In extreme cases, the circulation in your legs or arms can be so limited that you feel pain even when you aren't exercising, and your legs or arms might feel cool to the touch. Severe peripheral artery disease can lead to poor healing of skin injuries and ulcers. These cuts and ulcers can develop gangrene and require limb amputation.
Jan. 31, 2015
- Neschis DG. Clinical features, diagnosis, and natural history of lower extremity peripheral arterial disease. http://www.uptodate.com/home. Accessed Nov. 18, 2014.
- Peripheral artery disease. The Merck Manual Professional Edition. http://www.merckmanuals.com/professional/cardiovascular_disorders/peripheral_arterial_disorders/peripheral_arterial_disease.html. Accessed Nov. 18, 2014.
- White C. Intermittent claudication. New England Journal of Medicine. 2007;356:1241.
- Rooke TW, et al. 2011 ACCF/AHA focused update of the guideline for the management of patients with peripheral artery disease (updating the 2005 guideline). Journal of the American College of Cardiology. 2011;58:2020.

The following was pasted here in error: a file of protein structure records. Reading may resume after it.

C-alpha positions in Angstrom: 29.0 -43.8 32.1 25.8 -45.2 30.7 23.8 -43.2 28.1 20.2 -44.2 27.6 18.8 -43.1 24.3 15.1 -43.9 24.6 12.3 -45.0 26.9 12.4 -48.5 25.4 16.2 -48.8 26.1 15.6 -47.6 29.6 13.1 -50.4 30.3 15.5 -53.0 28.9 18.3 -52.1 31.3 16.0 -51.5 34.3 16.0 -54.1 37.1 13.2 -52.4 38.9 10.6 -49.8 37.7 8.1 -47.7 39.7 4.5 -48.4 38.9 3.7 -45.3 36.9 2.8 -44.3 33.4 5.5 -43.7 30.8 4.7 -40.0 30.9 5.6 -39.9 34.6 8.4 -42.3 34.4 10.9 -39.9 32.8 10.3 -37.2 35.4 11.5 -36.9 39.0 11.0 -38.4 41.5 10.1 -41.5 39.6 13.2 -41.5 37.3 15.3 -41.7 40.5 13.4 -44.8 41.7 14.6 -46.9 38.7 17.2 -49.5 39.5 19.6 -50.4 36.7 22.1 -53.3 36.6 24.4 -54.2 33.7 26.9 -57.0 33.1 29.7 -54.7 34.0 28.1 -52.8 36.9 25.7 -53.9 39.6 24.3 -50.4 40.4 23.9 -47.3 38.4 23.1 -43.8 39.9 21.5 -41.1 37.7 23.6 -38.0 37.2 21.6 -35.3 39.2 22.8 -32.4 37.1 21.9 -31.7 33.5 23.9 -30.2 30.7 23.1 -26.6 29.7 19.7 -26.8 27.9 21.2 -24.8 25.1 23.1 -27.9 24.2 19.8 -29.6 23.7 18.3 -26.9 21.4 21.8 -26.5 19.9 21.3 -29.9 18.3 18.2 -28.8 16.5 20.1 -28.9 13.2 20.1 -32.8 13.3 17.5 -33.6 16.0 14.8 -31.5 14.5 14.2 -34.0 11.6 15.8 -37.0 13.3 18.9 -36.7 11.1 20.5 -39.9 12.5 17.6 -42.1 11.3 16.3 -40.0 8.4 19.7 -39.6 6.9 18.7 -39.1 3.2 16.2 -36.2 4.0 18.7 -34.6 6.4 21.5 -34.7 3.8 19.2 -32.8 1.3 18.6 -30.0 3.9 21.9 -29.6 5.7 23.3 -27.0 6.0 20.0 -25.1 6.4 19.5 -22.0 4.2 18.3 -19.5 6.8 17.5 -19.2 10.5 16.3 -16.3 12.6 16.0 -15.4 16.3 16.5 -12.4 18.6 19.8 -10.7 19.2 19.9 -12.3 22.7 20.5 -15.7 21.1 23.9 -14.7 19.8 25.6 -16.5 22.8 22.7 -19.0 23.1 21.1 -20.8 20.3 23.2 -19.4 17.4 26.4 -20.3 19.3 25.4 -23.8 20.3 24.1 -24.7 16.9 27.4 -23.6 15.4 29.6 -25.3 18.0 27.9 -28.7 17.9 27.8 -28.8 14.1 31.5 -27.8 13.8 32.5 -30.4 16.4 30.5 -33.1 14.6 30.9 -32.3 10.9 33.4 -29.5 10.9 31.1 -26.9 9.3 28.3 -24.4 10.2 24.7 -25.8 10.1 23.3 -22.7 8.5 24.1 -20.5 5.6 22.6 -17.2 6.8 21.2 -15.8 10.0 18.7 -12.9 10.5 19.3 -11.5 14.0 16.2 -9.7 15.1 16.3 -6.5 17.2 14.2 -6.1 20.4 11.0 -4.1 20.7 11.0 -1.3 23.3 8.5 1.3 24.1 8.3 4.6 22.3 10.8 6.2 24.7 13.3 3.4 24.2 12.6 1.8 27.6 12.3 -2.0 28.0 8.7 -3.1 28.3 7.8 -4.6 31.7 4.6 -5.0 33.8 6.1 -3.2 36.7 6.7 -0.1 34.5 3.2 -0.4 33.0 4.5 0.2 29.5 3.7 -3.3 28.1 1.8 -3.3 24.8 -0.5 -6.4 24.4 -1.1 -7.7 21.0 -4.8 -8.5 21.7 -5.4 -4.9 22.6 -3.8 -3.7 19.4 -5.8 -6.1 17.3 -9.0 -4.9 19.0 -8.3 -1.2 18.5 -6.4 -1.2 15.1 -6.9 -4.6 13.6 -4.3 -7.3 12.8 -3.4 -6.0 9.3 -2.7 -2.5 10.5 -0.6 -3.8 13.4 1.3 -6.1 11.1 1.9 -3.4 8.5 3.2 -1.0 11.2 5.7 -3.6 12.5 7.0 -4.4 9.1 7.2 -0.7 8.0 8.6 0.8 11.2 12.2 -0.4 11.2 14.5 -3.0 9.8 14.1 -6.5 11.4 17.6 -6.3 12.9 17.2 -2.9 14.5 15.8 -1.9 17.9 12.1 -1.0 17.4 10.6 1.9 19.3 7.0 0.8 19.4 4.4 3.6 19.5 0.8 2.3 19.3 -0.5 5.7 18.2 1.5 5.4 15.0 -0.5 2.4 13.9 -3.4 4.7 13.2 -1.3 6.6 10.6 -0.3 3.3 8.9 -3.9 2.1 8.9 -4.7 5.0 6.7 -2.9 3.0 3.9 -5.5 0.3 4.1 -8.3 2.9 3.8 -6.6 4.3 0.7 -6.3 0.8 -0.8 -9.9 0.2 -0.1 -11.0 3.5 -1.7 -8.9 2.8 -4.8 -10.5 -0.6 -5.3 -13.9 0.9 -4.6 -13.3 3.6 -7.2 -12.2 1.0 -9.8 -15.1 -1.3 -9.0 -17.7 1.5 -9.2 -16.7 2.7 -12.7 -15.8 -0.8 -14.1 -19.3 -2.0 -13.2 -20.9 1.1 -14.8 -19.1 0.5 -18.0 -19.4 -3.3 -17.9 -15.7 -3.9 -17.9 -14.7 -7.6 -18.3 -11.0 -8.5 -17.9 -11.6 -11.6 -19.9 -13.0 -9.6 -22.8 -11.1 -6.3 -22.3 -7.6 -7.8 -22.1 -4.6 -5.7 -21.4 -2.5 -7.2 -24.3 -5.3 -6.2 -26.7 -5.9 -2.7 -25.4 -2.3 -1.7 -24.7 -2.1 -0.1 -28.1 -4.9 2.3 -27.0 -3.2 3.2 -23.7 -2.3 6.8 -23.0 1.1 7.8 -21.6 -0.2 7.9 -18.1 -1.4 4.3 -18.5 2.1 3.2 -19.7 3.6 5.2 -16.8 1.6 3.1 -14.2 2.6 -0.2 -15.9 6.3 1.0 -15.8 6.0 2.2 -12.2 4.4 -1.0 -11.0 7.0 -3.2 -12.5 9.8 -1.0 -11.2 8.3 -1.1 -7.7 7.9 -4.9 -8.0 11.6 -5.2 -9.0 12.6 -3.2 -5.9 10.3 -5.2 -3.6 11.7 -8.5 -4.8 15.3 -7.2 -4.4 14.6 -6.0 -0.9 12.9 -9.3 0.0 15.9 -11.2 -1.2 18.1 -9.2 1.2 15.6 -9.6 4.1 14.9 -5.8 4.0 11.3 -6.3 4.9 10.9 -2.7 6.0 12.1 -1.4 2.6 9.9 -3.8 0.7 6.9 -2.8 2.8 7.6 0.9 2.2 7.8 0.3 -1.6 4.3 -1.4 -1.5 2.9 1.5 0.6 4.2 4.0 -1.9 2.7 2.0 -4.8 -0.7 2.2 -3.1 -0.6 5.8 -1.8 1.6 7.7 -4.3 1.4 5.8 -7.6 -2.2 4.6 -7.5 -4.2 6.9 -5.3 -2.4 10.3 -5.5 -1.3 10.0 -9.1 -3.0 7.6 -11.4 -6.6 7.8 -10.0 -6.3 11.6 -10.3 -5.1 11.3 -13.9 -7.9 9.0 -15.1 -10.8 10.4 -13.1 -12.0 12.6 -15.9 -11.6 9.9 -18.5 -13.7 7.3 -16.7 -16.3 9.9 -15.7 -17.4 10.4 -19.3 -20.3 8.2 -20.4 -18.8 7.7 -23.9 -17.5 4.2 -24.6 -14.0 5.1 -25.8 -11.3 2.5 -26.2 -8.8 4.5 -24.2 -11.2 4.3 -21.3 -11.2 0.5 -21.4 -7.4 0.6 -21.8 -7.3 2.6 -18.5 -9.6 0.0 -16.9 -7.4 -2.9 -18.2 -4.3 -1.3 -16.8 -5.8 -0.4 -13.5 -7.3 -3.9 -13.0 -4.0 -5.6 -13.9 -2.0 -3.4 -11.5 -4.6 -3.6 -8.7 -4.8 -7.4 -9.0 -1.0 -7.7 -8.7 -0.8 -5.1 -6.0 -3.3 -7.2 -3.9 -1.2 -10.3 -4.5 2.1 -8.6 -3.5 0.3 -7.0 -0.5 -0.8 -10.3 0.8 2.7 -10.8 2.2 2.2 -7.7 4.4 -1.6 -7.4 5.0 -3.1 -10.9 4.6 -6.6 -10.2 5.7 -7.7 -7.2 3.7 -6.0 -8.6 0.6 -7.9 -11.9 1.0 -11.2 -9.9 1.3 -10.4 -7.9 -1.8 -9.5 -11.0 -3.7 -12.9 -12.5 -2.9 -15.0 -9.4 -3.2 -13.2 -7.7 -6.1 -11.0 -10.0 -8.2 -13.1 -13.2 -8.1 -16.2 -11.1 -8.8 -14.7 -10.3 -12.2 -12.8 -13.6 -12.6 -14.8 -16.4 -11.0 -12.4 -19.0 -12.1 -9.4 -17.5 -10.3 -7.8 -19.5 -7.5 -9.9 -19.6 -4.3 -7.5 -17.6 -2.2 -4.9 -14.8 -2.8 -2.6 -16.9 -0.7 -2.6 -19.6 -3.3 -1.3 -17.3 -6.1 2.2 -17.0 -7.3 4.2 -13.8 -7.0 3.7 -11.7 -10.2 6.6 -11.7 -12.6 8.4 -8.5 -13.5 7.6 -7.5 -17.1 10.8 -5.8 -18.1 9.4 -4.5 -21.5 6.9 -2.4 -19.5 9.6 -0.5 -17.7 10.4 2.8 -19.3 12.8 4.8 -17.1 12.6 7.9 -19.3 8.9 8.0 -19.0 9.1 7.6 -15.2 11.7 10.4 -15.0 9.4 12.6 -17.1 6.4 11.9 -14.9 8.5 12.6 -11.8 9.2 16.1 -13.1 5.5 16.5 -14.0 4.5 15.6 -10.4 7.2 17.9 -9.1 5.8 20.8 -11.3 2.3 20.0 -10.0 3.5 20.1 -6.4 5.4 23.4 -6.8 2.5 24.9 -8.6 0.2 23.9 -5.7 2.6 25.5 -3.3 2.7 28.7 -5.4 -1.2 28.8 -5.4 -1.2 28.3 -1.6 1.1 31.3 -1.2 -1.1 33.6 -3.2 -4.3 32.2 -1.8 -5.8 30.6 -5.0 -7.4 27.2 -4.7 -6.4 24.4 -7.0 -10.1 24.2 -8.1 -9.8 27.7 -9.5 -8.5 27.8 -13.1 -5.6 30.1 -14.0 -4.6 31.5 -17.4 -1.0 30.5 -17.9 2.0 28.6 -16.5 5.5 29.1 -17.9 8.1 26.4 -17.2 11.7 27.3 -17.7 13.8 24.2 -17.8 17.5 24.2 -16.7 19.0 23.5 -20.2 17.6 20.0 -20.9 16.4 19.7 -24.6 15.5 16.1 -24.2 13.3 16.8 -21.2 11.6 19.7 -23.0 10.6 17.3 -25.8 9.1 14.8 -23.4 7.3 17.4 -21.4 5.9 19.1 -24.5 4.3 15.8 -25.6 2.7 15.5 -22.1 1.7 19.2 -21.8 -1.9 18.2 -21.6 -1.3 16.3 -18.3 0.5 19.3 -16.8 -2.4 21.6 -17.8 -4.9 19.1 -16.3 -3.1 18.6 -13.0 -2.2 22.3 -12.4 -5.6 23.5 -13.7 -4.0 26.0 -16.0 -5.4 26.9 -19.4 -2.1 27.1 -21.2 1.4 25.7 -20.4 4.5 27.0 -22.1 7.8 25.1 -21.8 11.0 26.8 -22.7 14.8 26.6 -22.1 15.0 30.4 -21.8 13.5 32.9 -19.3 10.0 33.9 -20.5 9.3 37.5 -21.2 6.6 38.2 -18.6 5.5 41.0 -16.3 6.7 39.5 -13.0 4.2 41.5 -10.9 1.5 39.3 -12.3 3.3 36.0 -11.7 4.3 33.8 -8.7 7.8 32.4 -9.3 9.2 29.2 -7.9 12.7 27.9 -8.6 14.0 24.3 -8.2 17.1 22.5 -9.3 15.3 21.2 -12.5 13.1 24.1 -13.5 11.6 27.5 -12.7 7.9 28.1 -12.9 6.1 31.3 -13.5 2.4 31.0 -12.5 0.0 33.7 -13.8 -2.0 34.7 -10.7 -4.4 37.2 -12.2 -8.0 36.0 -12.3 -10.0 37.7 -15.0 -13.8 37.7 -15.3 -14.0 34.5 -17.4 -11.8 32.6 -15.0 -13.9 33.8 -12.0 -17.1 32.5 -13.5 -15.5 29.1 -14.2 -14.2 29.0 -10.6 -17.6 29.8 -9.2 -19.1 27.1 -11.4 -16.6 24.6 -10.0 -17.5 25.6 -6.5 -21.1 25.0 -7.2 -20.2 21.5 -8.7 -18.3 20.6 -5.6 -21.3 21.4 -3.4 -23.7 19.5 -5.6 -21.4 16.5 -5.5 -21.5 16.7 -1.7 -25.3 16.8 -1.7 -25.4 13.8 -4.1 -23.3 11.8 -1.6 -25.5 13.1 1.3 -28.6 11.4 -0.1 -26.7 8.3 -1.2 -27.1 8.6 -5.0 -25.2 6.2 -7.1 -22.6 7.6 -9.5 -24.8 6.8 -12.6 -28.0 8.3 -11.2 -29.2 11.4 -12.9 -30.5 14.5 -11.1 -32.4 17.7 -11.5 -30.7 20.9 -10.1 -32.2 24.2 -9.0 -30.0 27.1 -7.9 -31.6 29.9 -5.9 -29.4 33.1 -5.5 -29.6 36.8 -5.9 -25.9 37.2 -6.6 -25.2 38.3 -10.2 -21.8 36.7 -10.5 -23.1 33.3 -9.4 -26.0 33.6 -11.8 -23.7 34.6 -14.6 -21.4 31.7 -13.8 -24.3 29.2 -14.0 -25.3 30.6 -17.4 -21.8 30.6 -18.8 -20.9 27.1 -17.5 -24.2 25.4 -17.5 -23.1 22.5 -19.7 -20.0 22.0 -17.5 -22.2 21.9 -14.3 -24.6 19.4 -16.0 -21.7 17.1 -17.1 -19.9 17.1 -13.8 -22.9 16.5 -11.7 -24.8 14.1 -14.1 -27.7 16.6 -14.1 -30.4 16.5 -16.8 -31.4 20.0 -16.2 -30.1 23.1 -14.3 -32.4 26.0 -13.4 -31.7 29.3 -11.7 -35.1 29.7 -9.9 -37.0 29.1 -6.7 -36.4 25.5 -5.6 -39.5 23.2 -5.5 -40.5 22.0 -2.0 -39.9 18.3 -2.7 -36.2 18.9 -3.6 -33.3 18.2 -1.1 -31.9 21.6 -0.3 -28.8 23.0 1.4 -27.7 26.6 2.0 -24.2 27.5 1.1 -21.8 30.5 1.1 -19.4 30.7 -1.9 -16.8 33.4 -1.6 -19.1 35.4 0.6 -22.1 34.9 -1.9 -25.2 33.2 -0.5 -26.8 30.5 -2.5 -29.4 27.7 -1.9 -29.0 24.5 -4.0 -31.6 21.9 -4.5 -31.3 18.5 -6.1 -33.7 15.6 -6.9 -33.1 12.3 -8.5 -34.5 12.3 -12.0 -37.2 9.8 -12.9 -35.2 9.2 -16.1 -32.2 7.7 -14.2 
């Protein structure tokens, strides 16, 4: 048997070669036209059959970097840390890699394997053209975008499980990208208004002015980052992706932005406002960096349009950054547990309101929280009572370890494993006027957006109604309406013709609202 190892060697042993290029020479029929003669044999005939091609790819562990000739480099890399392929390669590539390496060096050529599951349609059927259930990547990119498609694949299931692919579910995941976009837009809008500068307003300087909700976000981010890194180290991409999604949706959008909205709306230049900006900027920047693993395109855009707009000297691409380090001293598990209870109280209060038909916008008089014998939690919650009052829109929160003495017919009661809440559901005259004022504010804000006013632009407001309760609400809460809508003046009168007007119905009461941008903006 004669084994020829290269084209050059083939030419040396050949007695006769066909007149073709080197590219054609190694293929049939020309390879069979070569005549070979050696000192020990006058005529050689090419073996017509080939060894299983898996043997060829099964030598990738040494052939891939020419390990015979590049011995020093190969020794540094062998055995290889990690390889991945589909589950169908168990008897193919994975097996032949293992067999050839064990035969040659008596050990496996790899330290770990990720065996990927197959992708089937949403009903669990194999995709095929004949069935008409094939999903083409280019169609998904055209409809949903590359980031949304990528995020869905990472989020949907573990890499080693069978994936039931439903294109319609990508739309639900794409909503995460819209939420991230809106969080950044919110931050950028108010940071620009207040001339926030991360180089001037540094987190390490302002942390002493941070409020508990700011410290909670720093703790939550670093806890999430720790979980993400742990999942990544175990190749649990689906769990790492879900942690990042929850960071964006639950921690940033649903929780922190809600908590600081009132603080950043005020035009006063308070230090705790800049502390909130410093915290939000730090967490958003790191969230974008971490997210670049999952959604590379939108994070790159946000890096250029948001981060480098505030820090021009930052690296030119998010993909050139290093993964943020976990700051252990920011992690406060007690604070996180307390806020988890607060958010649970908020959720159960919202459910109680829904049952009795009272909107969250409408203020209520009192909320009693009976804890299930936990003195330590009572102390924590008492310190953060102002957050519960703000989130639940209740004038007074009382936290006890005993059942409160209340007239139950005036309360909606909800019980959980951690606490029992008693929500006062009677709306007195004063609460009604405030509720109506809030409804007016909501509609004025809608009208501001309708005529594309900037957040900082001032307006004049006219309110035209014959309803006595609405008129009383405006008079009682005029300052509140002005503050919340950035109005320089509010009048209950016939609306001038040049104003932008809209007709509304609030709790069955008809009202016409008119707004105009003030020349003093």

- Rudisill HM, et al. Effective therapies for intermittent claudication. American Family Physician. 2011;84:699.
- Vodnala D, et al. Medical management of the patient with intermittent claudication. Cardiology Clinics. 2011;39:363.
- Nordanstig J, et al. Improved quality of life after 1 year with an invasive versus a noninvasive treatment strategy in claudicants: One-year results of the Invasive Revascularization or Not in Intermittent Claudication (IRONIC) Trial. Circulation. 2014;130:939.
- Mazari FAK, et al. Randomized clinical trial of percutaneous transluminal angioplasty, supervised exercise and combined treatment for intermittent claudication due to femoropopliteal arterial disease. British Journal of Surgery. 2012;99:39.